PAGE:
Friday, March 07, 2014

New article: Framing "I can't draw"

I'm happy to say that I have a new article (pdf) published in the journal Culture & Psychology! This one continues with my theories about how people learn how to draw.

In my previous article (pdf), I argued that drawings were structured like languages, and that learning how to draw involves learning a "visual vocabulary" from an external system. I also argued that the reason people feel that they "can't draw" is because they do not sufficiently have exposure and practice with these visual languages, and thus don't learn how to draw with "fluency" before the end of a critical learning period.

This new paper pushes this idea even further, and proposes that people's ability to draw is actually hurt by the way in which our culture thinks about drawings and graphic expression. As I've argued for a long time on this blog (with the tag "Art vs. Language") there is a perspective held about "Art" that pushes people towards drawing in unique and individualistic ways, admonishing imitation as a means of learning. This paper argues that the cultural set of assumptions including these ideas actually inhibits people's ability to learn how to draw.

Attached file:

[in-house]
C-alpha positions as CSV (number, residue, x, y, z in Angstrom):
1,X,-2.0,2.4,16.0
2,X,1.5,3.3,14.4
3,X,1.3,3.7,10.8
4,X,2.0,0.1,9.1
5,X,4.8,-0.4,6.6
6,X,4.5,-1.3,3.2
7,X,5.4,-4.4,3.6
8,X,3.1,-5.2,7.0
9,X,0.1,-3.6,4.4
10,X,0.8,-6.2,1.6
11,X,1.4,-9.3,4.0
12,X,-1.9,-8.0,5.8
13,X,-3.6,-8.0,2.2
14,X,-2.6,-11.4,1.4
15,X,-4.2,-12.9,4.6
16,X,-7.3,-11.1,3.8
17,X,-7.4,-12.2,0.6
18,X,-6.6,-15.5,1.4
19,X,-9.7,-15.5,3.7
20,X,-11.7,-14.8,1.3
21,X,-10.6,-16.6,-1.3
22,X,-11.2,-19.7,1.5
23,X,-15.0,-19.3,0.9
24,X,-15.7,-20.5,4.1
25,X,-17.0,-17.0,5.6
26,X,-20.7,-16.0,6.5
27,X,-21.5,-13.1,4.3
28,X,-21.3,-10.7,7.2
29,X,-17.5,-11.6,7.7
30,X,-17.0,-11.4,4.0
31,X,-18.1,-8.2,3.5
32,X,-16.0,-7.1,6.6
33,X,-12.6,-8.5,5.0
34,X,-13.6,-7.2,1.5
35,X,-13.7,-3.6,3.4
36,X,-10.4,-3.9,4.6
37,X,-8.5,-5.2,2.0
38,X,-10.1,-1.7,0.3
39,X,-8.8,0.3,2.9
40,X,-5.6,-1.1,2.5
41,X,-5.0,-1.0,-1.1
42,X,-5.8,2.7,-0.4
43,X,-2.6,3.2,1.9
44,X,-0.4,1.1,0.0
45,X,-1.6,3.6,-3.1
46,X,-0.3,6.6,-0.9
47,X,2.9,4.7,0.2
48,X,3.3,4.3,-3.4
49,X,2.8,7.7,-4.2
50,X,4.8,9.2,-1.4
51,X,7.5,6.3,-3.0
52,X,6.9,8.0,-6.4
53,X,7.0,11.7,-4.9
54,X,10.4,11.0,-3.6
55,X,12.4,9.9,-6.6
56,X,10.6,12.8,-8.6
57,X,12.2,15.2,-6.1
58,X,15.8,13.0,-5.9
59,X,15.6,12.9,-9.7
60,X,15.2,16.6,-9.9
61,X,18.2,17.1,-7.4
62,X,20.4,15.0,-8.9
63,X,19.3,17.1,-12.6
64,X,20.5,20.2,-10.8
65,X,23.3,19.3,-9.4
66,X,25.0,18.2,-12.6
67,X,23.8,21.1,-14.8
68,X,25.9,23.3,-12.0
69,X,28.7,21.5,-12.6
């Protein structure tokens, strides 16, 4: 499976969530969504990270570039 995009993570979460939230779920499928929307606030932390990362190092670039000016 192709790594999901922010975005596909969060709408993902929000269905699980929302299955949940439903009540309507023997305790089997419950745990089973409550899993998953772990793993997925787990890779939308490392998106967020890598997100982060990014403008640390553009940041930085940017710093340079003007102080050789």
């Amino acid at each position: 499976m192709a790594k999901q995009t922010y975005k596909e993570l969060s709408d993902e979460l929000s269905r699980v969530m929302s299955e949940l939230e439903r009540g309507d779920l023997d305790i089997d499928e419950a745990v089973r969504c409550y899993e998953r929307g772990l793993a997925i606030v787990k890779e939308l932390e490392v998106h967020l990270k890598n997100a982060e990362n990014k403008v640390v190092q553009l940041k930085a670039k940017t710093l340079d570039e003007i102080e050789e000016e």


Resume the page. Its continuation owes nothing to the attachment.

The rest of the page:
A pdf of the paper is available here, while the official abstract and information from the publisher is here. Here's the abstract:

Why is it that many people feel that they “can’t draw”? In a recent article Cohn, 2012, I put forth a new theory that compared the cognitive structure of drawing to the cognitive structure of language. Like language, drawing uses schemas that combine in innumerable novel ways, and thus children learning to draw must acquire these schemas from the drawings in their environment. However, while most people in the United States and Europe “can’t draw,” Japanese children have far greater proficiency in drawing. This paper explores reasons for this cultural disparity in graphic fluency originating in the structure of the drawing systems in those respective cultures and the beliefs that frame ideas about drawing and art education. In particular, I explore the intriguing possibility that cultural assumptions admonishing imitation of other people’s drawings prohibits the acquisition of graphic schemas, thereby leading to people feeling that they “can’t draw.”

Cohn, Neil. 2014. Framing “I can’t draw”: The influence of cultural frames on the development of drawing. Culture & Psychology. 20(1): 102-117.